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Is age 70 the ‘new normal’ for retirement?

If you think about a retirement benefit as an in-kind benefit – e.g., every employee needs enough money to replace 70-80% of her preretirement income – then the cost of providing that benefit has doubled in the last 13 years. Why? Because interest rates have declined by more than 400 basis points since 2000.

The impact of this change isn’t subtle. A recent Employee Benefits Research Institute (EBRI) study found that, compared with historical returns, in a long-term low interest rate environment the number of workers that will “have sufficient retirement resources to cover 100% of the simulated retirement expenses” drops by about 10 percentage points. The impact is greater the longer the worker has to retirement: longer periods of low returns = lower benefits. And the impact is greater as you go up the income scale: (oversimplifying somewhat) Social Security benefits are largely unaffected by interest rate changes.

These results are intuitive. Obviously, they are very assumption-dependent: What is an adequate retirement income (EBRI uses an elaborate, bottom up model)? What are reasonable asset allocation and return assumptions (EBRI uses a 6% equity premium)? How do you determine ‘real’ values (basically, how do you account for inflation effects)? But there’s no question, declining interest rates are squeezing retirement savings, and something has to give.

So, what’s Plan B? In real life, there are a limited set of options. You can save more — but with the cost of health care and education going up as well, it’s hard to see exactly where the average worker is going to get the extra savings. You can decide to live on less. Or you can work longer. There aren’t a lot of other choices.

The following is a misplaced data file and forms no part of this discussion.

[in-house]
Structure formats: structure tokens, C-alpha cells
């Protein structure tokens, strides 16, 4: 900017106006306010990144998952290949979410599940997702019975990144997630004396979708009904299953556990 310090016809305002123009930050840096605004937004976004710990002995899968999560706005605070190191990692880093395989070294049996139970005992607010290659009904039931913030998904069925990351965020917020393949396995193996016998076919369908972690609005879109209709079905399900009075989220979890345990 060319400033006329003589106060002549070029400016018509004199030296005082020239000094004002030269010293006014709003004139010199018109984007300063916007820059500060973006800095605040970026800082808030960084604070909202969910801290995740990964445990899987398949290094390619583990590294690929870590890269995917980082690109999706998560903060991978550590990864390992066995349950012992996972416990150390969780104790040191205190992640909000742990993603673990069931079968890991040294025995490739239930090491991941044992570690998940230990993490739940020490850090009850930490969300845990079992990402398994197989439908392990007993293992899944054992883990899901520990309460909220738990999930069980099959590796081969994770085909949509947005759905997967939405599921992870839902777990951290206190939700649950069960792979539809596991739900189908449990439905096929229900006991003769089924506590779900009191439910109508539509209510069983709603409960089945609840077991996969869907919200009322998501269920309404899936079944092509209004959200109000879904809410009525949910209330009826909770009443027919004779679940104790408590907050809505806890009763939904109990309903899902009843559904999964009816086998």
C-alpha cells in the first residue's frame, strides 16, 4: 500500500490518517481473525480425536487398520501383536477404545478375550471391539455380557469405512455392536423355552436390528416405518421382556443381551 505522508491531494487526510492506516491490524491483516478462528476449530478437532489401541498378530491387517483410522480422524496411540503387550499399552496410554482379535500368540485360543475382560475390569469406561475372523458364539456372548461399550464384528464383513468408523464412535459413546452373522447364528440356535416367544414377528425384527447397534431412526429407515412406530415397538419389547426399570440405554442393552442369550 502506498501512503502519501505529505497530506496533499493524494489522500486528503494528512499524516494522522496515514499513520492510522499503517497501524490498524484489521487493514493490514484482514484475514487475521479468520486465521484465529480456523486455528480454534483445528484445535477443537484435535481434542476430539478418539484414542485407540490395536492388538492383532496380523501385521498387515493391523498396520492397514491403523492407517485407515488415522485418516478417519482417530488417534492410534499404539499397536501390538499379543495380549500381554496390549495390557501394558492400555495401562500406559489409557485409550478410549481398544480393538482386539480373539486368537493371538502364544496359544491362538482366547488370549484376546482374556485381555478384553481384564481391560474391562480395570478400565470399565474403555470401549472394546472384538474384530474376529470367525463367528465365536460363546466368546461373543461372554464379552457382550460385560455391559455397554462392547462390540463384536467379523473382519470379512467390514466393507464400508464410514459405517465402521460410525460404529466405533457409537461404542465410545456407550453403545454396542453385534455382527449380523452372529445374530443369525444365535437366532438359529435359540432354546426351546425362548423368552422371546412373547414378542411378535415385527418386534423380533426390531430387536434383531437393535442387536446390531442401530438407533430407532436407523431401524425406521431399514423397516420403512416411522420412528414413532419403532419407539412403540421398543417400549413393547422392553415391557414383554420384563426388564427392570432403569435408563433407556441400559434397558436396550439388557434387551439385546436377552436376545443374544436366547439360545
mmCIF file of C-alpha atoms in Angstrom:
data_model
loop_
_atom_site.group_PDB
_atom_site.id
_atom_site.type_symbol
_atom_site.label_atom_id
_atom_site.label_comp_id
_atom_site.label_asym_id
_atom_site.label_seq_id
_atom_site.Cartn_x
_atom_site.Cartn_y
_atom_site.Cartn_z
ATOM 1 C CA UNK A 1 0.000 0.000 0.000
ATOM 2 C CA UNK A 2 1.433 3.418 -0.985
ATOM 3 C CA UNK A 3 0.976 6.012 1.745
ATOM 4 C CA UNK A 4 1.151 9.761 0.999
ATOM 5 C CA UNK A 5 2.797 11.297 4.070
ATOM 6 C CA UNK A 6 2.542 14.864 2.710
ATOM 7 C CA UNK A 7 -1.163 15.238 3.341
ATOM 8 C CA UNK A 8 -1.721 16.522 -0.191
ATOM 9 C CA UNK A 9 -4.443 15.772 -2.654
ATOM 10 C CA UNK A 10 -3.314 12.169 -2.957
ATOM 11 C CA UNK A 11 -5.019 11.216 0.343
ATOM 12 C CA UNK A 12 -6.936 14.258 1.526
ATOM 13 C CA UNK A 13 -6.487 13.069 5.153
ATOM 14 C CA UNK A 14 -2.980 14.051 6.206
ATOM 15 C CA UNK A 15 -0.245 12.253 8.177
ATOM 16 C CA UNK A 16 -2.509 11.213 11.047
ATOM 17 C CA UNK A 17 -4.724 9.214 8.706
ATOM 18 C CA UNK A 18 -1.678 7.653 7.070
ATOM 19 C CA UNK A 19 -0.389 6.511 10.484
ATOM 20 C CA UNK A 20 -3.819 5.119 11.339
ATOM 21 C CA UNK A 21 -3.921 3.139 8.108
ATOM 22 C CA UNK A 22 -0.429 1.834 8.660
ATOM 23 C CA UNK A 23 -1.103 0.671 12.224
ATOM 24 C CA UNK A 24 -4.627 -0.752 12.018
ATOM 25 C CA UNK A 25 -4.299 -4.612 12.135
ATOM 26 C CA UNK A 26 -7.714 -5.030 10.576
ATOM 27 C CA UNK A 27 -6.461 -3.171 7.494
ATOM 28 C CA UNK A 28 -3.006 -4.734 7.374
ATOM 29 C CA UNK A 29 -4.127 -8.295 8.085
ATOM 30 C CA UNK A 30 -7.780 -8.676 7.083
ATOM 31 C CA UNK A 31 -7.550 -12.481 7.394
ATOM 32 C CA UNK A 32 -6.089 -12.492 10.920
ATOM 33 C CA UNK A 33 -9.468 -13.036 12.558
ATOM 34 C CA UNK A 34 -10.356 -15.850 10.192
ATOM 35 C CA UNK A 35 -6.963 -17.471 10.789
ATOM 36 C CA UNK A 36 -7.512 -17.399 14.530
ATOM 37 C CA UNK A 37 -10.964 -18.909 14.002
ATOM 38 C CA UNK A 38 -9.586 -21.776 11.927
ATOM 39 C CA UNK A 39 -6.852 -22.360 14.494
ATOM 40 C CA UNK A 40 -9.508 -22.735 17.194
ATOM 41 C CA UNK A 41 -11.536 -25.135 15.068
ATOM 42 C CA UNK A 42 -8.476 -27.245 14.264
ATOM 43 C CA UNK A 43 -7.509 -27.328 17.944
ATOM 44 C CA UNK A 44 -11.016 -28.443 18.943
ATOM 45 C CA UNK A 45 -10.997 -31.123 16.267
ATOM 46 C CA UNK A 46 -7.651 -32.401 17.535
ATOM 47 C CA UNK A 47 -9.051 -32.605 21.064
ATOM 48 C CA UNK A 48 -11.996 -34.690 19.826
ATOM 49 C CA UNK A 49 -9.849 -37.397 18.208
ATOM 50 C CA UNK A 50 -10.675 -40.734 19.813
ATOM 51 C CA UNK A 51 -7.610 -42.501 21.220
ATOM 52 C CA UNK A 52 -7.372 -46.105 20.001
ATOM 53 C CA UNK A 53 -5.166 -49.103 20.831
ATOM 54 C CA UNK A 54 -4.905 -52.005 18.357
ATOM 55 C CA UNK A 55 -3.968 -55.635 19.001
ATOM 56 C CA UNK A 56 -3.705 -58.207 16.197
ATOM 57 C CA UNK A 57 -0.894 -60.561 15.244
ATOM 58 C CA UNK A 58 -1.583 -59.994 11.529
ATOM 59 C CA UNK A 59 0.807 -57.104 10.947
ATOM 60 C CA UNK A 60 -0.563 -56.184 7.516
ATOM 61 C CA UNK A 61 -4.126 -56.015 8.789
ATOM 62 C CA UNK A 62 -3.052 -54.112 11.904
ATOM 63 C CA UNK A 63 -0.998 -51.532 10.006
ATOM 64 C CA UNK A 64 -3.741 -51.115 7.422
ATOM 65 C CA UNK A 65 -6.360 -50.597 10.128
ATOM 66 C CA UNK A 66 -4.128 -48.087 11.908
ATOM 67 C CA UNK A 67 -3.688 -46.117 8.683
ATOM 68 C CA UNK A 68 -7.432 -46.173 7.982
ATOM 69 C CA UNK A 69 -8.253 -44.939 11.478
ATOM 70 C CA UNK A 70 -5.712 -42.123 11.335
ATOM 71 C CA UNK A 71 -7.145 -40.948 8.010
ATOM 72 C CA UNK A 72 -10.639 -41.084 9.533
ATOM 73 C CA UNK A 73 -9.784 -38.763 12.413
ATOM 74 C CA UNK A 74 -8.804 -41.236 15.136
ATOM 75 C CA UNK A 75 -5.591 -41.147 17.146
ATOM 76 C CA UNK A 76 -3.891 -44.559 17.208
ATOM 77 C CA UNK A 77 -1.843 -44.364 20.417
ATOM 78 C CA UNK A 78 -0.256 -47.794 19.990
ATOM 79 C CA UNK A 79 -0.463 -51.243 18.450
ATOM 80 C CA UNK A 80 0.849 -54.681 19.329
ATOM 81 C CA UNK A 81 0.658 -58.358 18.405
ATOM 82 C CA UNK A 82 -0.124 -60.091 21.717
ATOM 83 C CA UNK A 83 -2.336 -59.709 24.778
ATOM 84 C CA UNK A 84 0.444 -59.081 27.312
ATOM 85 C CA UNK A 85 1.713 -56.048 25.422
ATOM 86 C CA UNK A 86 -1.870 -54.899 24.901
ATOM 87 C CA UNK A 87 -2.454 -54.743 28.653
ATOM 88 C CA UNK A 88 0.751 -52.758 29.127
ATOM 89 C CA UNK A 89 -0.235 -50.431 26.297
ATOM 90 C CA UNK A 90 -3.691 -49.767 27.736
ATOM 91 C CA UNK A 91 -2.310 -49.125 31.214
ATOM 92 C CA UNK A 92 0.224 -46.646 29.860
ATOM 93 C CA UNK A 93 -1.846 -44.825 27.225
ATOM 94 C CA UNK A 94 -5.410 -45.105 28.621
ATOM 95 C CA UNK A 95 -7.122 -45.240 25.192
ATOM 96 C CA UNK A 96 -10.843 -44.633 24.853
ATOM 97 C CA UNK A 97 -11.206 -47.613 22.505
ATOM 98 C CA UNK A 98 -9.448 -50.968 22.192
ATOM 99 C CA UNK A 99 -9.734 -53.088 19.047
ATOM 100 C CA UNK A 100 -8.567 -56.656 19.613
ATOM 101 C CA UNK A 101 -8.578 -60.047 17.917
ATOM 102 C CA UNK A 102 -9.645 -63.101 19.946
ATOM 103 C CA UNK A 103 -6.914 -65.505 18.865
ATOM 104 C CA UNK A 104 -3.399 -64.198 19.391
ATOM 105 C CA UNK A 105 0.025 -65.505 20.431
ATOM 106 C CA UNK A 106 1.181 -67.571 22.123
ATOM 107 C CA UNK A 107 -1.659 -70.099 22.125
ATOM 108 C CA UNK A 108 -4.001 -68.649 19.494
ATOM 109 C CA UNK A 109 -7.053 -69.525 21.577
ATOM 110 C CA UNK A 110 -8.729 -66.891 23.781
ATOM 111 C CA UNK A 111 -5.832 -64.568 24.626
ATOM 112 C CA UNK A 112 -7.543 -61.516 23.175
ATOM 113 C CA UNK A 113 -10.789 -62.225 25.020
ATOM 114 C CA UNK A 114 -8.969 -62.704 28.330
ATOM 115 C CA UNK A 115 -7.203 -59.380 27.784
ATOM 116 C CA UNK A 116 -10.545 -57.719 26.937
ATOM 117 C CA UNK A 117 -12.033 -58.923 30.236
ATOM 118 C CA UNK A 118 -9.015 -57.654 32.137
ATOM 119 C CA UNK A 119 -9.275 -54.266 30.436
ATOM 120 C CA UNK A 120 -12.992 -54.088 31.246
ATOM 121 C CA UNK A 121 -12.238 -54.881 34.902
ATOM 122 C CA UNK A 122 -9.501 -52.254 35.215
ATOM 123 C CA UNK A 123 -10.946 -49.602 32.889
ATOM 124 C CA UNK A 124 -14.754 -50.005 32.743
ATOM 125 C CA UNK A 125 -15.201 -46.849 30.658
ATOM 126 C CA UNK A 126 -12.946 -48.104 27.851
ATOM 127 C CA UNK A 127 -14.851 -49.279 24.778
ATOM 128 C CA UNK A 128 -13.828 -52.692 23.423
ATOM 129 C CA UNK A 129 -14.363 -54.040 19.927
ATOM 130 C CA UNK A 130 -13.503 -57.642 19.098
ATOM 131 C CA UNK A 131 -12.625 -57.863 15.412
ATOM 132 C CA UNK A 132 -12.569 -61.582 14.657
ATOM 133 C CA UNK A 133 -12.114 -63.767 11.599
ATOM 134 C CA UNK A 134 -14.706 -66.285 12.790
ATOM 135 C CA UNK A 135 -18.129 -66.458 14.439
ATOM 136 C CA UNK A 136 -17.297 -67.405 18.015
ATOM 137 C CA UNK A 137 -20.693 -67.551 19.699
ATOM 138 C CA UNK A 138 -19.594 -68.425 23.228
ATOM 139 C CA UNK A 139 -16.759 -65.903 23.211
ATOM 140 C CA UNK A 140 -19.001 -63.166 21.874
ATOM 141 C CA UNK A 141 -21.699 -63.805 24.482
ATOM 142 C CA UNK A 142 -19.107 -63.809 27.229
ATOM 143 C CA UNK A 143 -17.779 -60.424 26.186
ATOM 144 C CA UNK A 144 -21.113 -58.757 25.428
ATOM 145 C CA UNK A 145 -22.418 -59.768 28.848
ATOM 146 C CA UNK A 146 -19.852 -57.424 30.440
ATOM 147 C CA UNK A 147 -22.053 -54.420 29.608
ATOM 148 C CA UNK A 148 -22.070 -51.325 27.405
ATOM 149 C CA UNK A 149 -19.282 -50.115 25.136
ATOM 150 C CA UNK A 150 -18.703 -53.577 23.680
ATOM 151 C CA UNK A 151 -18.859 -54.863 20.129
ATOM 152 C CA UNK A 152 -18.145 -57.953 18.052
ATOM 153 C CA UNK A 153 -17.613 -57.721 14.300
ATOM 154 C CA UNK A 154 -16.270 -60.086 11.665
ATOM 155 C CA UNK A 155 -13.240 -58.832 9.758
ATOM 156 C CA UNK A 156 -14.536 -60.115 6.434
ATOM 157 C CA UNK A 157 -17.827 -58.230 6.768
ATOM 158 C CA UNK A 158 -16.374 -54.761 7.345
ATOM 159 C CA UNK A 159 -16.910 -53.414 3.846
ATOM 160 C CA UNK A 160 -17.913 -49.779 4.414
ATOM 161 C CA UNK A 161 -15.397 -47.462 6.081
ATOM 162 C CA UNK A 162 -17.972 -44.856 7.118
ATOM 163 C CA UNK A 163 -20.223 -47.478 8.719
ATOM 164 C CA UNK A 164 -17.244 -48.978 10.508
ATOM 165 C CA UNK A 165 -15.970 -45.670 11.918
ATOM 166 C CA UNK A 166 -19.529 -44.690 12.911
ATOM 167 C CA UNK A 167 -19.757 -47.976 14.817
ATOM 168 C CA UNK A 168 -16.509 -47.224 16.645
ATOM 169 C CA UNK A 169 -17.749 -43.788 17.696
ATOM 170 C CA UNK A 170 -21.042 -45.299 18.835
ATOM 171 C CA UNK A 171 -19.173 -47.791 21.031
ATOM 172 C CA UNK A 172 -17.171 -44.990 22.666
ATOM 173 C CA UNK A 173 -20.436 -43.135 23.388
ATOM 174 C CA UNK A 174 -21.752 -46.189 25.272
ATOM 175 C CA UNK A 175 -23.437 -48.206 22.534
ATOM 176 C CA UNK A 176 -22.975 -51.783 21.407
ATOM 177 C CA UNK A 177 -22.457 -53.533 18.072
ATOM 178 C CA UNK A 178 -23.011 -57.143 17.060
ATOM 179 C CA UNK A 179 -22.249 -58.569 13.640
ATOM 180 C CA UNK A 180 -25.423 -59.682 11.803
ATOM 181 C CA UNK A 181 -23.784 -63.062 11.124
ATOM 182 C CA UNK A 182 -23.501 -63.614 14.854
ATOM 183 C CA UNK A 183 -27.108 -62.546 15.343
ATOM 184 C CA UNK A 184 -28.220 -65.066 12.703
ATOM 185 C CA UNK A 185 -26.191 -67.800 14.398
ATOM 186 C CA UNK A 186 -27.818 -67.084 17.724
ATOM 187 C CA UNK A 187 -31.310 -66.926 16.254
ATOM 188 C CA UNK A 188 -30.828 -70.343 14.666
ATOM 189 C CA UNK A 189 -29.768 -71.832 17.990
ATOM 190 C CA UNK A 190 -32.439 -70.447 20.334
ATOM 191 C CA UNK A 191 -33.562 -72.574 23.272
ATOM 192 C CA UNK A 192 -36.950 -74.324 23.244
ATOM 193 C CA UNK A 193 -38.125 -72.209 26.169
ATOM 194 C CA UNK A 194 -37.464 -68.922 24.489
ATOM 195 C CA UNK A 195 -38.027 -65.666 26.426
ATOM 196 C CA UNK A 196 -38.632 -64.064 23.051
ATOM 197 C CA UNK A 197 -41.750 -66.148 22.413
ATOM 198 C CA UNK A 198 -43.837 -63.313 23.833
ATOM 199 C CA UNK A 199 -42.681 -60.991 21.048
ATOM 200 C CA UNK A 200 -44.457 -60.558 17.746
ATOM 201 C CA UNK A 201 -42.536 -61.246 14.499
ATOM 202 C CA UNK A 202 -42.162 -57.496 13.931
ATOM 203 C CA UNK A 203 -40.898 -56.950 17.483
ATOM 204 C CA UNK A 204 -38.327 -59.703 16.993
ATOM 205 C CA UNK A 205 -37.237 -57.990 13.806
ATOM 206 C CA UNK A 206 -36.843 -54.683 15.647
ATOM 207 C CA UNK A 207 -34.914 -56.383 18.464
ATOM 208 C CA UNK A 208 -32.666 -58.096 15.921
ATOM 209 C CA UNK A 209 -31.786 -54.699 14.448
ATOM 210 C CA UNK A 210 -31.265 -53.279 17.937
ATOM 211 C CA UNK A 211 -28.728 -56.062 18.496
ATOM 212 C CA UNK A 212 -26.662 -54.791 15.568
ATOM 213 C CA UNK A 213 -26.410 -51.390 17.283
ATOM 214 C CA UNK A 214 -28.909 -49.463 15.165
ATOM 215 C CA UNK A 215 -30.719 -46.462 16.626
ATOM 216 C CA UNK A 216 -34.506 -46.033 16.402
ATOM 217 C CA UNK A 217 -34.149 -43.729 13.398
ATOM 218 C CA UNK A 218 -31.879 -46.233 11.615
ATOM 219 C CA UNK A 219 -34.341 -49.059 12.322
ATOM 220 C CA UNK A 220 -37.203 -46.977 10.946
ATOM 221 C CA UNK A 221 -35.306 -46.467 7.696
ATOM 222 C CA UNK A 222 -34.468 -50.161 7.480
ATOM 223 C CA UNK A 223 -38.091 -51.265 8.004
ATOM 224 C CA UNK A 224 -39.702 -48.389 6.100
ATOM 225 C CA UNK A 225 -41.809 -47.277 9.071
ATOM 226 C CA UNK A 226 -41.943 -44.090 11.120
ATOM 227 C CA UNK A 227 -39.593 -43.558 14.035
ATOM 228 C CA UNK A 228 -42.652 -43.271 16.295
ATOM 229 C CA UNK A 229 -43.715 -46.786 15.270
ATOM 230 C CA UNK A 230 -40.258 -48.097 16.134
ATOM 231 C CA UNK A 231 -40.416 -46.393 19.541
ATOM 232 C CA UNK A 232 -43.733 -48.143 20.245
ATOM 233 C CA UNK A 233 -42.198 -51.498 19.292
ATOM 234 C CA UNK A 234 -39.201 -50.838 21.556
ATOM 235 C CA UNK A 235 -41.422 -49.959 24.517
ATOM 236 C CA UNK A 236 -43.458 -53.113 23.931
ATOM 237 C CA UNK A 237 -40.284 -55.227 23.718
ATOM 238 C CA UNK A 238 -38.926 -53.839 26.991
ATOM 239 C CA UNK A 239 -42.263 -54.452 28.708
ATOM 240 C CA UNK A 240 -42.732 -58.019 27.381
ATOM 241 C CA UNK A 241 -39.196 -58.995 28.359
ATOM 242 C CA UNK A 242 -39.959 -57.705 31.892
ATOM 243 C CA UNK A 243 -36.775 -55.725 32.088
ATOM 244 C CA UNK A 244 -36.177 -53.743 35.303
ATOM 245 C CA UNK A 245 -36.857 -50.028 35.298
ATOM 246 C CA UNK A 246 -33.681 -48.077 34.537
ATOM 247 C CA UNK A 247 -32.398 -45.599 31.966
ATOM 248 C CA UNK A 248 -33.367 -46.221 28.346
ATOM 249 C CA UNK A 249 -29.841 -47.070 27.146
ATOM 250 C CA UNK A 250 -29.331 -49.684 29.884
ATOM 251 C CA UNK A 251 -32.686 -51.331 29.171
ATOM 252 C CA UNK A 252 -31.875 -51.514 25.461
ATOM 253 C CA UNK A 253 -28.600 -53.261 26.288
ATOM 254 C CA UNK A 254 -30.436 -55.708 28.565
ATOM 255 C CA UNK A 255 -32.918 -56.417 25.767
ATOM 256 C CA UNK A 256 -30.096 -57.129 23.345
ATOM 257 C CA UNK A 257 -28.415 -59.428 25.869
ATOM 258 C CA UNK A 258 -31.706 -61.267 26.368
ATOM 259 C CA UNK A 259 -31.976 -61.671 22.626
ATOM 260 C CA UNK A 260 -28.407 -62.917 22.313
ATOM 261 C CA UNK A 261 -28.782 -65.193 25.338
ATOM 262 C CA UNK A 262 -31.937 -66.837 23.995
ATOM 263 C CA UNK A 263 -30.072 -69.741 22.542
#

Does working longer actually solve the problem? Maybe. A recent paper by the Center for Retirement Research found that “over 85% of households would be prepared to retire by age 70. Thus, many individuals will need to work longer than their parents did, but they will still be able to enjoy a reasonable period of retirement, especially as health and longevity continue to improve.” That result also is intuitive: if you work longer you save more and earn more on your savings, and the period over which your savings have to be paid out is shorter.

But, there is a key, emerging element of retirement income adequacy that the CRR paper doesn’t capture. In its paper CRR takes a ‘replacement rate’ approach to retirement income adequacy, generally defining adequacy in retirement as a percentage of preretirement income. This in effect assumes a ‘smooth’ rate of spending in retirement (e.g., the 78% preretirement income replacement target recommended by Aon Consulting and Georgia State University Replacement Ratio Study (2008)).

As an EBRI review of the CRR analysis points out, however, there are retirement expenses that are, in effect, fixed — they don’t go down just because you’re working longer and retiring less. As Americans live longer, end-of-life expenses – health care and, especially, long-term care – are becoming a bigger part of the ‘adequacy equation.’ Working longer doesn’t reduce those costs, unless you work until you die.

Since implicit assumptions about inflation play such an important role in these analyses, it’s worth considering it’s impact on income, wealth and retirement adequacy. For someone living at a subsistence level (e.g., EBRI’s bottom income quartile), current CPI numbers may make sense – they may reflect the actual impact of price changes on their lives. And, certainly, increases in the cost of education also have a direct effect on the wallets of those workers sending their kids to college.

But consider health care. How much of the increase in health care costs is just paying for better quality? Maybe that’s a hard question to answer, but in other areas – most obviously, technology – it’s an easy one. Some things really are getting cheaper. That is to say that what inflation means to you depends on what you’re buying. And, thus, for some Americans, the ‘real’ (adjusted for inflation) rate of interest may actually be much higher than reported, because ‘actual’ inflation is much lower (even, perhaps, negative). Thus, for some, ‘living on less’ may not be all that bad.

It’s conceivable that ‘real’ rates will go back up significantly and for the long term (they have moved up about 1% since 2012). However, historically low rates may be around for a while: our aging population and the world’s demonstrated preference for the dollar vs. other currencies being two big reasons why. For many Americans, working longer will be a no-brainer – they may even enjoy it. Others may dislike work so much they will opt for living on less. Many will have to do both.

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